Year 4: $2 million (cap hit: 6m: 2m salary + 2m original bonus + 2m new bonus)
Year 5: $3 million (cap hit: 7m: 3m salary + 2m original bonus + 2m new bonus)
Year 6: $4 million (cap hit: 8m: 4m salary + 2m original bonus + 2m new bonus)
Year 7: $6 million (cap hit: 10m: 6m salary + 2m original bonus + 2m new bonus)
Year 8: $10 million (cap hit: 14m: 10m salary + 2m original bonus + 2m new bonus)

So after the restructuring – during which the player just pocketed a cool $10 million for signing – the cap relief is significant. Year 4’s cap number dropped down from $8 million to $6 million, and year 5 dropped from the ridiculous $12 million to a more reasonable $7 million.

Another way to restructure is to move some of the salary over to incentives, but you have to bring the hard sell to go this route because it isn’t guaranteed. Incentives are also a bit more complex to figure in regards to the cap, since you enter the realm of Incentives Likely To Be Met (counts against the cap unless they fail) vs Incentives Not Likely To Be Met (doesn’t count against the cap unless they succeed), and the various criteria by which those categories are defined for any given incentive. Restructuring with incentives is usually a matter of “take this new deal or we’ll cut you.”

Pretty much every trade involves restructuring as well, which is why you see much more movement of high profile stars between NFL teams than you do in the NBA, where every penny of every contract is guaranteed. That means that in the NBA, you can only trade players of equal pay grades, where in the NFL you can pretty much ignore contract issues when crafting your trade proposals. (Thus the story about Kobe Bryant and the precious few possible trades that could get him off the Lakers.)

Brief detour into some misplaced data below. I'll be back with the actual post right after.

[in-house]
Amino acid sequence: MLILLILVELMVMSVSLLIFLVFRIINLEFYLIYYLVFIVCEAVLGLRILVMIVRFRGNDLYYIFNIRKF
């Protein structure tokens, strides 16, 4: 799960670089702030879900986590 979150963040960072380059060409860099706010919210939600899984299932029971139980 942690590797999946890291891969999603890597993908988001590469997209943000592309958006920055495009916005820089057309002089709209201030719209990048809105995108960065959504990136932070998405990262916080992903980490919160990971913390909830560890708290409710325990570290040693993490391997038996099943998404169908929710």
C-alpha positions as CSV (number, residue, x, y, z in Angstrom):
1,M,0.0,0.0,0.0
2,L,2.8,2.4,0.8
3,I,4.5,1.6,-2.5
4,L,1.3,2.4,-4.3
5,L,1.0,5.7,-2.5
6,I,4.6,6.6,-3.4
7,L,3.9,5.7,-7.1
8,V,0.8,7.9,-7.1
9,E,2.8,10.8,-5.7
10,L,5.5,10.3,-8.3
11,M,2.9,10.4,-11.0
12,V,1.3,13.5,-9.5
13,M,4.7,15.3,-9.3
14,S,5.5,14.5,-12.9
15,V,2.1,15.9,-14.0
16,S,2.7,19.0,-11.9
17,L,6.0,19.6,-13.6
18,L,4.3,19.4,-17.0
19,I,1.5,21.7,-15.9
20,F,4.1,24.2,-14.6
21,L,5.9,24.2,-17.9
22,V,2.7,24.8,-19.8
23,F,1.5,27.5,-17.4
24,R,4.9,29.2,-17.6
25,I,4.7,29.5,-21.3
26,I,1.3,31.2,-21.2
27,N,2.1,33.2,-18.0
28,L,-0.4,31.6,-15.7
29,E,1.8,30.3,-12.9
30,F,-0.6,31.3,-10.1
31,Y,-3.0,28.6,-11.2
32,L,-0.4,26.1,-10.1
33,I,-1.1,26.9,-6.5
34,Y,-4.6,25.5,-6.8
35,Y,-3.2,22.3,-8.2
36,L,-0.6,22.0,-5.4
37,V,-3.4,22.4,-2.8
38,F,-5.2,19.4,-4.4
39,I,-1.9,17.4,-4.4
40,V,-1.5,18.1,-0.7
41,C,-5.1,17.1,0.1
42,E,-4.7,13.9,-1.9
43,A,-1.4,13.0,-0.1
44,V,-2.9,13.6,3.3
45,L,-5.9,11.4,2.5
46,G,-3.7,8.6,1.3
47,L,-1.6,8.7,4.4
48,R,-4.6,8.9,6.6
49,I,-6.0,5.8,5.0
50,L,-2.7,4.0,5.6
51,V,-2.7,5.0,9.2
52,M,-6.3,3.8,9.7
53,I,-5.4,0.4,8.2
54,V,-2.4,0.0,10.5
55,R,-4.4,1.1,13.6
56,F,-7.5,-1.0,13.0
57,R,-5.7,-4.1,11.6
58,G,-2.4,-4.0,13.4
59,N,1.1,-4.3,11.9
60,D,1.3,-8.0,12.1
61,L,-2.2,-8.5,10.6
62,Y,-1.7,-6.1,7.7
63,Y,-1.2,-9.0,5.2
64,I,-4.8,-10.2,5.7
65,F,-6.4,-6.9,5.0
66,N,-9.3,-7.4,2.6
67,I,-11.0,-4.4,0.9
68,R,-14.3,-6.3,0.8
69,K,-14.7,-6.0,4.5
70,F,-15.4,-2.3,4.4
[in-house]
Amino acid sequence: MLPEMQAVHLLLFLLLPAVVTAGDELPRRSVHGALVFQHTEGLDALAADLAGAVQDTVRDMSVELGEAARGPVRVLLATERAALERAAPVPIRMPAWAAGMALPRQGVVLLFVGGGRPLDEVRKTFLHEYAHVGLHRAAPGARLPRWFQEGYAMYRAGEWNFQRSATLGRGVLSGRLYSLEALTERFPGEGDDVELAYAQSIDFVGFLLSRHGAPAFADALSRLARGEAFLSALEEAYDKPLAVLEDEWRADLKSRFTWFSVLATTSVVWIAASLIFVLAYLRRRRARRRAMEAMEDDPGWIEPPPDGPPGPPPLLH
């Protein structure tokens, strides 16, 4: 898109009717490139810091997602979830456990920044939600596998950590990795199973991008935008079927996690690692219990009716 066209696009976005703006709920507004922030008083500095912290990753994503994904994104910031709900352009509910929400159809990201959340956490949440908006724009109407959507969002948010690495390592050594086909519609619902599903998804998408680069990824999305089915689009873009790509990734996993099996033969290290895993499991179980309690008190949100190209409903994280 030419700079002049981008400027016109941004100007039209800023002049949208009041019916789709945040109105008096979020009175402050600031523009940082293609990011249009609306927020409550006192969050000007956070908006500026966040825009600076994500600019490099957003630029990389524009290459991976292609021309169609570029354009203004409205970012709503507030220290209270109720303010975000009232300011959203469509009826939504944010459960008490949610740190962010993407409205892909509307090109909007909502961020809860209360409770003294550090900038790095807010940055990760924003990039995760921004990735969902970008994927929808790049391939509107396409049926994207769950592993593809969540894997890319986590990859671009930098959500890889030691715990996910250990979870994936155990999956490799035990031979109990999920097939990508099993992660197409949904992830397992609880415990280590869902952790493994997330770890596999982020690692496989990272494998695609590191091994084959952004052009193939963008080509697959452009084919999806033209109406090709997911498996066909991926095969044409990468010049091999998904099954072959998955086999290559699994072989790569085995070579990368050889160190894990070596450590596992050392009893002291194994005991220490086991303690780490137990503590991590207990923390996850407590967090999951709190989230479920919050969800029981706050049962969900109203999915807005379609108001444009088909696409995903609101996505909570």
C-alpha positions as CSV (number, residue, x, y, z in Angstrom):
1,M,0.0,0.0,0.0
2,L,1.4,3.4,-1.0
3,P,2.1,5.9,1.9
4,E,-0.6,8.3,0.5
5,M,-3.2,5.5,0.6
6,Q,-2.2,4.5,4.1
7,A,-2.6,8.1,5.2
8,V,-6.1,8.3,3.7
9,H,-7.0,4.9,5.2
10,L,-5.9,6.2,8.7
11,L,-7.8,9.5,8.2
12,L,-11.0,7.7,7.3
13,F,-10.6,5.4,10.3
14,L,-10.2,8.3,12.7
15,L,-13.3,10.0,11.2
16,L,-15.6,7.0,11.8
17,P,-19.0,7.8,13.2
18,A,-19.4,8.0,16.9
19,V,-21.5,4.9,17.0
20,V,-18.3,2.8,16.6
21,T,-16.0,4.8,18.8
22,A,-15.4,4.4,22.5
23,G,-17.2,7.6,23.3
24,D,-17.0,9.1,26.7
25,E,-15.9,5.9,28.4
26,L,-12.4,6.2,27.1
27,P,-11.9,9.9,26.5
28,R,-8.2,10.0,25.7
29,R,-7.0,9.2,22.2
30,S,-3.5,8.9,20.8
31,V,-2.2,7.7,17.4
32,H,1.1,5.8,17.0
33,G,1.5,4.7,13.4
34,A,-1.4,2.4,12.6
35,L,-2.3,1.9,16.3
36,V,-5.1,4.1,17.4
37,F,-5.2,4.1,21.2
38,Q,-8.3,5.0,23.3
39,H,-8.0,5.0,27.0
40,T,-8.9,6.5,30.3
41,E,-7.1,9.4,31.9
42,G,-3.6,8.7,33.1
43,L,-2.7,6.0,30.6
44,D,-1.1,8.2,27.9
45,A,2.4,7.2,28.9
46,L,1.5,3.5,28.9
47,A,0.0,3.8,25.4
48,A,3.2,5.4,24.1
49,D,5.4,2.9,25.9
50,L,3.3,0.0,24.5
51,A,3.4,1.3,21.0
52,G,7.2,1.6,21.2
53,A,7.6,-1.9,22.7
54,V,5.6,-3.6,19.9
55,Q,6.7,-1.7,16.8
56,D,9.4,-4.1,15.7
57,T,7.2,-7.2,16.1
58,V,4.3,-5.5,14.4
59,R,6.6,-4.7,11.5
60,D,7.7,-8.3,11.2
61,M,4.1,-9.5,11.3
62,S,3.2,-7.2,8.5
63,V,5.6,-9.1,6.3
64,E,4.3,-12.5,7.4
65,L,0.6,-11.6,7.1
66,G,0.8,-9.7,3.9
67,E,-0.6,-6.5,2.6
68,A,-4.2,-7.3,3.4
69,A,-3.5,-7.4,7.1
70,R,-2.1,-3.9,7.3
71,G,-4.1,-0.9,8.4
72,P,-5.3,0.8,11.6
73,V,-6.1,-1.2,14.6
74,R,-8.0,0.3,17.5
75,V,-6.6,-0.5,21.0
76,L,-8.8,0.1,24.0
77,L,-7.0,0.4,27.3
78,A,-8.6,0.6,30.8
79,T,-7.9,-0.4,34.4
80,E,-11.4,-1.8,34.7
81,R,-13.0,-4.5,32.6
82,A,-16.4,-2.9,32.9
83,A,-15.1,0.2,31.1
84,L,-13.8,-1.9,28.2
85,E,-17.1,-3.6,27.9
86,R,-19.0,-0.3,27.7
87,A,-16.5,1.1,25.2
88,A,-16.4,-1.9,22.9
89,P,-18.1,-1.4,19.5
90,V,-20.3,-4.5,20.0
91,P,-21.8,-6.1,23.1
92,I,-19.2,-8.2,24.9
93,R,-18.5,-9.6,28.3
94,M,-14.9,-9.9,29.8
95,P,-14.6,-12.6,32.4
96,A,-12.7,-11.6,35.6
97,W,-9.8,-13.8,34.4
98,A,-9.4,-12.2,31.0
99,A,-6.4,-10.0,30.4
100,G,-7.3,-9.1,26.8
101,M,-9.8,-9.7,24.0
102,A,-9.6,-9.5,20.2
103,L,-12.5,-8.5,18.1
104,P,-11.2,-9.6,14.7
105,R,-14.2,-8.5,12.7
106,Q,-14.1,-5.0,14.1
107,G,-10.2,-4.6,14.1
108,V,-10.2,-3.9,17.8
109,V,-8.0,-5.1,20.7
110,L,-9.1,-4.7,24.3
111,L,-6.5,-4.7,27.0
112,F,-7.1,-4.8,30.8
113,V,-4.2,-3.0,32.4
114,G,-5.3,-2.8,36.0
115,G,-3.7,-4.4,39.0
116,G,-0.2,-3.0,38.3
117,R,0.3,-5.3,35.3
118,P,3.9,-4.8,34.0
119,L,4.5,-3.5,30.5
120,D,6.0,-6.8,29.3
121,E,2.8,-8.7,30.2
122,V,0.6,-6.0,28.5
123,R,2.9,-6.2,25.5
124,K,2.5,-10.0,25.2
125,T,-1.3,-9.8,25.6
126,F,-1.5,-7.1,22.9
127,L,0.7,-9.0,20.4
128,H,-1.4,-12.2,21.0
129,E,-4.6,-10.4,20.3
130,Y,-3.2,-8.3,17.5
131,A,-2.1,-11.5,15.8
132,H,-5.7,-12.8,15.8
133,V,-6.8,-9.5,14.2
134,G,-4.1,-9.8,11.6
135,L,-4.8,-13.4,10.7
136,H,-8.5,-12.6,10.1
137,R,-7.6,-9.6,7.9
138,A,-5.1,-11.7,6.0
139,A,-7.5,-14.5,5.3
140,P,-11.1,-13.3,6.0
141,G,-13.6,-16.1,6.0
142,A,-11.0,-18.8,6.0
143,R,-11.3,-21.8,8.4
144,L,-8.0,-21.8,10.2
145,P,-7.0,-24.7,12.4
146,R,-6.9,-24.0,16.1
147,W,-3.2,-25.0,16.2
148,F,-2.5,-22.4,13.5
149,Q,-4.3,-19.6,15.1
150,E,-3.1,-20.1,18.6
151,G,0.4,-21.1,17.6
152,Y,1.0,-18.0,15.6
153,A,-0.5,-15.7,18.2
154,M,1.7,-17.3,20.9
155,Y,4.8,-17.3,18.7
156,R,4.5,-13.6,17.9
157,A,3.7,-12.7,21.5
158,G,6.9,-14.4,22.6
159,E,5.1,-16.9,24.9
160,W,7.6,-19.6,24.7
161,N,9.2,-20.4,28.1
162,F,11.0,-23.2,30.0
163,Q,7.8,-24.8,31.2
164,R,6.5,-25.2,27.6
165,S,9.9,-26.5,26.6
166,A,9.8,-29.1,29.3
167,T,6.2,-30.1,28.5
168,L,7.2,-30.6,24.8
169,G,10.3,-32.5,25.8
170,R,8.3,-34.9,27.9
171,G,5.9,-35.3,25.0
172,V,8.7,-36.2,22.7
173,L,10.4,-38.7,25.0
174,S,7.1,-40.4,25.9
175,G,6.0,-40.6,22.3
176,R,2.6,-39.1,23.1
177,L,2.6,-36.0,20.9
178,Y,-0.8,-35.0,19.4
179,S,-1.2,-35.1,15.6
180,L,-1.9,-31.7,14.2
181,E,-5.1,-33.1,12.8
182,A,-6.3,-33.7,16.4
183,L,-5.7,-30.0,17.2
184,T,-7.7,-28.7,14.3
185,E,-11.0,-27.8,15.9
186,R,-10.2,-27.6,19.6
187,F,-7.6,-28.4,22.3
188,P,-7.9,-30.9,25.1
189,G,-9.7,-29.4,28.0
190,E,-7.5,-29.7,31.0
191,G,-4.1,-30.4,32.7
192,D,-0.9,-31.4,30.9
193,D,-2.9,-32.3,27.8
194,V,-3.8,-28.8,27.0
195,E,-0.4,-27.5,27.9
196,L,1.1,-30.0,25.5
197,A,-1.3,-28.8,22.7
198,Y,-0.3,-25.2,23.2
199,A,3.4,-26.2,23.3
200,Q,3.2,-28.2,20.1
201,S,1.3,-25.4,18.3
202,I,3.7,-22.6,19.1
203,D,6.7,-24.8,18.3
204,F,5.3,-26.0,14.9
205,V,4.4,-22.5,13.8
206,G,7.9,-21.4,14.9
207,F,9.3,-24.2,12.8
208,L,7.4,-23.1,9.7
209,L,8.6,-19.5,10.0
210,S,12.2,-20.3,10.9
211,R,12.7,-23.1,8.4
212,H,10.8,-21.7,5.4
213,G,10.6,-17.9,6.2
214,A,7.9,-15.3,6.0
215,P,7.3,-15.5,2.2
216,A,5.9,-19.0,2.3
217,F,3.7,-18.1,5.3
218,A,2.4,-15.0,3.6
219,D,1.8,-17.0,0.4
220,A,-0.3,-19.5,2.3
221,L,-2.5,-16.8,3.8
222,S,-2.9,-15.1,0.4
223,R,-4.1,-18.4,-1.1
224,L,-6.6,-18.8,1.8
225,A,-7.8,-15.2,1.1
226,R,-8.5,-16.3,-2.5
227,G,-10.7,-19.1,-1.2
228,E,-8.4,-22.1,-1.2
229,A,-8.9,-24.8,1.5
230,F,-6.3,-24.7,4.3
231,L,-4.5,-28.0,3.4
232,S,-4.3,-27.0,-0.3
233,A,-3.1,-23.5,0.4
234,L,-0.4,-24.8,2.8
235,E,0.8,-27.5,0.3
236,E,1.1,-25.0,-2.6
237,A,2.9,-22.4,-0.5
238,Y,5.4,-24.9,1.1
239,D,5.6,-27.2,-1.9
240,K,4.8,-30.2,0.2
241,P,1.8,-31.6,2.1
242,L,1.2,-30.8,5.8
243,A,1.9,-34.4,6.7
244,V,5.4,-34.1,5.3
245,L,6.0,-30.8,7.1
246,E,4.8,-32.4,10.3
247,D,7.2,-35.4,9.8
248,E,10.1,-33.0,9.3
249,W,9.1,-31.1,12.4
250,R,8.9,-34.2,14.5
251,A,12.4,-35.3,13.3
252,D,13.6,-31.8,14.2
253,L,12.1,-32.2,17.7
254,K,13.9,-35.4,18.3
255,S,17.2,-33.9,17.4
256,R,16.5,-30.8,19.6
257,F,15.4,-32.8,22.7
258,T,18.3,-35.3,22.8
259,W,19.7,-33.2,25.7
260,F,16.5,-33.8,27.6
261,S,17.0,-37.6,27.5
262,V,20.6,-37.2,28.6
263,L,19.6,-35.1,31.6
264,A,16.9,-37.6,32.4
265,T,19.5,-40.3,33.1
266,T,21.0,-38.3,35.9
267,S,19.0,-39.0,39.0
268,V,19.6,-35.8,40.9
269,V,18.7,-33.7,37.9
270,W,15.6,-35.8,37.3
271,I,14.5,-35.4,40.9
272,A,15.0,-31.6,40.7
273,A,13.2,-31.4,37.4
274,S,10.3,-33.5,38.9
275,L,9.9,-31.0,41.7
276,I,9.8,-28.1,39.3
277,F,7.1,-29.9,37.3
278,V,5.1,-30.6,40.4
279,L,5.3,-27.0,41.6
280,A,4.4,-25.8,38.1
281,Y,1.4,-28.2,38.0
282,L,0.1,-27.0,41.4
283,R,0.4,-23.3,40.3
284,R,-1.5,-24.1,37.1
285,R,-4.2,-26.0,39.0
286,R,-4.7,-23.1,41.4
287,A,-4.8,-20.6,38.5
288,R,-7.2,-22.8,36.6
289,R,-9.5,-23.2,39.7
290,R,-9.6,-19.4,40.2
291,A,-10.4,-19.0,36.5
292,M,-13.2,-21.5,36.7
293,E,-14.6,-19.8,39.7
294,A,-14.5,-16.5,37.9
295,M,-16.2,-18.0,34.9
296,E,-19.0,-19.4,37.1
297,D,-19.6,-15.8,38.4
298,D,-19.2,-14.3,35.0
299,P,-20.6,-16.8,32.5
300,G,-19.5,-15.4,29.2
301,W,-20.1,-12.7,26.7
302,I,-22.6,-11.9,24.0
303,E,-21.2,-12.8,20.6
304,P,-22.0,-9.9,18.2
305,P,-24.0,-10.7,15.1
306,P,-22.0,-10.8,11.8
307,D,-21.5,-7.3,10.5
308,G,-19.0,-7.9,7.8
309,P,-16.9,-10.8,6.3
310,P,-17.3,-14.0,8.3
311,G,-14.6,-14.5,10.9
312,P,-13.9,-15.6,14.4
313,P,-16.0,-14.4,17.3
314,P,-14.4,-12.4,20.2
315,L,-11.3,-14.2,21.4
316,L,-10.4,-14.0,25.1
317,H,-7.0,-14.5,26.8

The biggest recent restructuring was Randy Moss, who took a huge pay cut to join the Patriots. Moss was agreeable to this both because he got to leave a loser team to join an elite one, and because he’s looking to rehabilitate his legacy as he approaches the twilight of his career. I forget the actual numbers, but roughly the $7 million he was due to earn this year dropped down to $4 million, or something close to that.

One final tidbit is that when you trade or release a player, the remaining balance of the prorated signing bonus is accelerated, meaning it immediately counts againts the cap. A recent rule change eased this somewhat, delaying that acceleration by a year, which also softened it because the intervening year works off another prorated year of the balance.

Yes, Aikman did this twice in his career. The first was in 1995, when the Cowboys needed cap space to sign Deion Sanders. Aikman took a lower salary in exchange for a signing bonus. He did a similar thing in 1999 or 2000 when the team had salary cap issues – roughly one-third of their payroll was committed to players who were no longer with the team.

There must be dozens of examples of this happening over the past fifteen years.


The original bonus is worked off in full after the first five years.